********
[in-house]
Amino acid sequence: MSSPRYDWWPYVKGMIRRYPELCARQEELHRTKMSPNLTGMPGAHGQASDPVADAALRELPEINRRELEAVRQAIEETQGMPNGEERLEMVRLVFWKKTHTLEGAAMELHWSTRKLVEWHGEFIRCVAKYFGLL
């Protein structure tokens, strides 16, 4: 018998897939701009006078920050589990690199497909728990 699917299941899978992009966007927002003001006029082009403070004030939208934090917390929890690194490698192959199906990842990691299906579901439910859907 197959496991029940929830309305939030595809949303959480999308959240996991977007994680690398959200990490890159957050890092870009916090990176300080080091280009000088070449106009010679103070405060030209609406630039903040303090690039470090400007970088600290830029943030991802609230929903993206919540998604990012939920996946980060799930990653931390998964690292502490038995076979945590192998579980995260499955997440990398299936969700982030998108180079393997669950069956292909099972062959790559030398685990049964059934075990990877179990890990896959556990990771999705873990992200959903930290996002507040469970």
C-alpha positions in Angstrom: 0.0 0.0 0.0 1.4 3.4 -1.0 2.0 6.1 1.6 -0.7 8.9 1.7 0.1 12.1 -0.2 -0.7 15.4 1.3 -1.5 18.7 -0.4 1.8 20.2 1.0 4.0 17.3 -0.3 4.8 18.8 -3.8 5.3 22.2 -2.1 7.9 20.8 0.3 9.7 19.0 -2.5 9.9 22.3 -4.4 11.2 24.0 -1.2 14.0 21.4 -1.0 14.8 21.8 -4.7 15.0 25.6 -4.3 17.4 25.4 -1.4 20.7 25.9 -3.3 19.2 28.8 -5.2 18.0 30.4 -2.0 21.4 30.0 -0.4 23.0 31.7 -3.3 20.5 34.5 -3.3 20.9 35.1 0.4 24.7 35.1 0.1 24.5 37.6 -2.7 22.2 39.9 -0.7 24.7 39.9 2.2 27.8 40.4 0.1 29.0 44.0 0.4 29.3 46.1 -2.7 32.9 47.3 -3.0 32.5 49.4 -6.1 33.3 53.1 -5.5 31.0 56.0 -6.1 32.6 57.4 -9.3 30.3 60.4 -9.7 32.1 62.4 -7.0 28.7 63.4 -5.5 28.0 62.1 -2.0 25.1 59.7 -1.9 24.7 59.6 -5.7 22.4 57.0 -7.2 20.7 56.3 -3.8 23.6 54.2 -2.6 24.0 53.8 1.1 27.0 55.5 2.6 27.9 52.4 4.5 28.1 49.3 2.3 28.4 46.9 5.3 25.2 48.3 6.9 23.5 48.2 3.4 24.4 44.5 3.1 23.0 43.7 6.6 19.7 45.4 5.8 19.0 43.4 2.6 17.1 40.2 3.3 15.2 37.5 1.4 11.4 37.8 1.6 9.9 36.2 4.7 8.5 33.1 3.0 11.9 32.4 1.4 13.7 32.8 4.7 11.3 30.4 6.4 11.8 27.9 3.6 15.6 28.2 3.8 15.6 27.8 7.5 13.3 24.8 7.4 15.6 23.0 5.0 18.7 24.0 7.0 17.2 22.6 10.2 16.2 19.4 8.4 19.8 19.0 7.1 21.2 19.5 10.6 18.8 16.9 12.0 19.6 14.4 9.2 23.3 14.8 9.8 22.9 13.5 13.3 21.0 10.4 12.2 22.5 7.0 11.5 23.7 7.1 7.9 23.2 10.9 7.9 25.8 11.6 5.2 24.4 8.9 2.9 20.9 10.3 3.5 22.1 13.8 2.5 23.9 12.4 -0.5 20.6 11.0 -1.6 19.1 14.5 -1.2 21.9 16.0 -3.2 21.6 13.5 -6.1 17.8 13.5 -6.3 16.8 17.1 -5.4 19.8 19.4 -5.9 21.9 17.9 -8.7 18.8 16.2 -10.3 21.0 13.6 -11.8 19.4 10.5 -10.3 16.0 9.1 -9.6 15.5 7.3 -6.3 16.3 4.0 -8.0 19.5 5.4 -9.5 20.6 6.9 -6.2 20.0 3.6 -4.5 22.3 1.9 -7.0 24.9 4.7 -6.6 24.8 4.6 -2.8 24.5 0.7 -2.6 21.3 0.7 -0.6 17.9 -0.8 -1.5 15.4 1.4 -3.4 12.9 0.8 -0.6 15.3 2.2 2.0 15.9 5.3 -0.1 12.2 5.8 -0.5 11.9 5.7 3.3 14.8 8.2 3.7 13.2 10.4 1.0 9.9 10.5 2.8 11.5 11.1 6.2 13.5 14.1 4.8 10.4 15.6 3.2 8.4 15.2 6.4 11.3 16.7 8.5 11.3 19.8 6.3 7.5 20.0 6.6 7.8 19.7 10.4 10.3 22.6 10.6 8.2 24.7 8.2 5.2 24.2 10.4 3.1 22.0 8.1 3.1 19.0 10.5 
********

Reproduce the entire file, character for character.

[in-house]
Amino acid sequence: MSSPRYDWWPYVKGMIRRYPELCARQEELHRTKMSPNLTGMPGAHGQASDPVADAALRELPEINRRELEAVRQAIEETQGMPNGEERLEMVRLVFWKKTHTLEGAAMELHWSTRKLVEWHGEFIRCVAKYFGLL
């Protein structure tokens, strides 16, 4: 018998897939701009006078920050589990690199497909728990 699917299941899978992009966007927002003001006029082009403070004030939208934090917390929890690194490698192959199906990842990691299906579901439910859907 197959496991029940929830309305939030595809949303959480999308959240996991977007994680690398959200990490890159957050890092870009916090990176300080080091280009000088070449106009010679103070405060030209609406630039903040303090690039470090400007970088600290830029943030991802609230929903993206919540998604990012939920996946980060799930990653931390998964690292502490038995076979945590192998579980995260499955997440990398299936969700982030998108180079393997669950069956292909099972062959790559030398685990049964059934075990990877179990890990896959556990990771999705873990992200959903930290996002507040469970």
C-alpha positions in Angstrom: 0.0 0.0 0.0 1.4 3.4 -1.0 2.0 6.1 1.6 -0.7 8.9 1.7 0.1 12.1 -0.2 -0.7 15.4 1.3 -1.5 18.7 -0.4 1.8 20.2 1.0 4.0 17.3 -0.3 4.8 18.8 -3.8 5.3 22.2 -2.1 7.9 20.8 0.3 9.7 19.0 -2.5 9.9 22.3 -4.4 11.2 24.0 -1.2 14.0 21.4 -1.0 14.8 21.8 -4.7 15.0 25.6 -4.3 17.4 25.4 -1.4 20.7 25.9 -3.3 19.2 28.8 -5.2 18.0 30.4 -2.0 21.4 30.0 -0.4 23.0 31.7 -3.3 20.5 34.5 -3.3 20.9 35.1 0.4 24.7 35.1 0.1 24.5 37.6 -2.7 22.2 39.9 -0.7 24.7 39.9 2.2 27.8 40.4 0.1 29.0 44.0 0.4 29.3 46.1 -2.7 32.9 47.3 -3.0 32.5 49.4 -6.1 33.3 53.1 -5.5 31.0 56.0 -6.1 32.6 57.4 -9.3 30.3 60.4 -9.7 32.1 62.4 -7.0 28.7 63.4 -5.5 28.0 62.1 -2.0 25.1 59.7 -1.9 24.7 59.6 -5.7 22.4 57.0 -7.2 20.7 56.3 -3.8 23.6 54.2 -2.6 24.0 53.8 1.1 27.0 55.5 2.6 27.9 52.4 4.5 28.1 49.3 2.3 28.4 46.9 5.3 25.2 48.3 6.9 23.5 48.2 3.4 24.4 44.5 3.1 23.0 43.7 6.6 19.7 45.4 5.8 19.0 43.4 2.6 17.1 40.2 3.3 15.2 37.5 1.4 11.4 37.8 1.6 9.9 36.2 4.7 8.5 33.1 3.0 11.9 32.4 1.4 13.7 32.8 4.7 11.3 30.4 6.4 11.8 27.9 3.6 15.6 28.2 3.8 15.6 27.8 7.5 13.3 24.8 7.4 15.6 23.0 5.0 18.7 24.0 7.0 17.2 22.6 10.2 16.2 19.4 8.4 19.8 19.0 7.1 21.2 19.5 10.6 18.8 16.9 12.0 19.6 14.4 9.2 23.3 14.8 9.8 22.9 13.5 13.3 21.0 10.4 12.2 22.5 7.0 11.5 23.7 7.1 7.9 23.2 10.9 7.9 25.8 11.6 5.2 24.4 8.9 2.9 20.9 10.3 3.5 22.1 13.8 2.5 23.9 12.4 -0.5 20.6 11.0 -1.6 19.1 14.5 -1.2 21.9 16.0 -3.2 21.6 13.5 -6.1 17.8 13.5 -6.3 16.8 17.1 -5.4 19.8 19.4 -5.9 21.9 17.9 -8.7 18.8 16.2 -10.3 21.0 13.6 -11.8 19.4 10.5 -10.3 16.0 9.1 -9.6 15.5 7.3 -6.3 16.3 4.0 -8.0 19.5 5.4 -9.5 20.6 6.9 -6.2 20.0 3.6 -4.5 22.3 1.9 -7.0 24.9 4.7 -6.6 24.8 4.6 -2.8 24.5 0.7 -2.6 21.3 0.7 -0.6 17.9 -0.8 -1.5 15.4 1.4 -3.4 12.9 0.8 -0.6 15.3 2.2 2.0 15.9 5.3 -0.1 12.2 5.8 -0.5 11.9 5.7 3.3 14.8 8.2 3.7 13.2 10.4 1.0 9.9 10.5 2.8 11.5 11.1 6.2 13.5 14.1 4.8 10.4 15.6 3.2 8.4 15.2 6.4 11.3 16.7 8.5 11.3 19.8 6.3 7.5 20.0 6.6 7.8 19.7 10.4 10.3 22.6 10.6 8.2 24.7 8.2 5.2 24.2 10.4 3.1 22.0 8.1 3.1 19.0 10.5 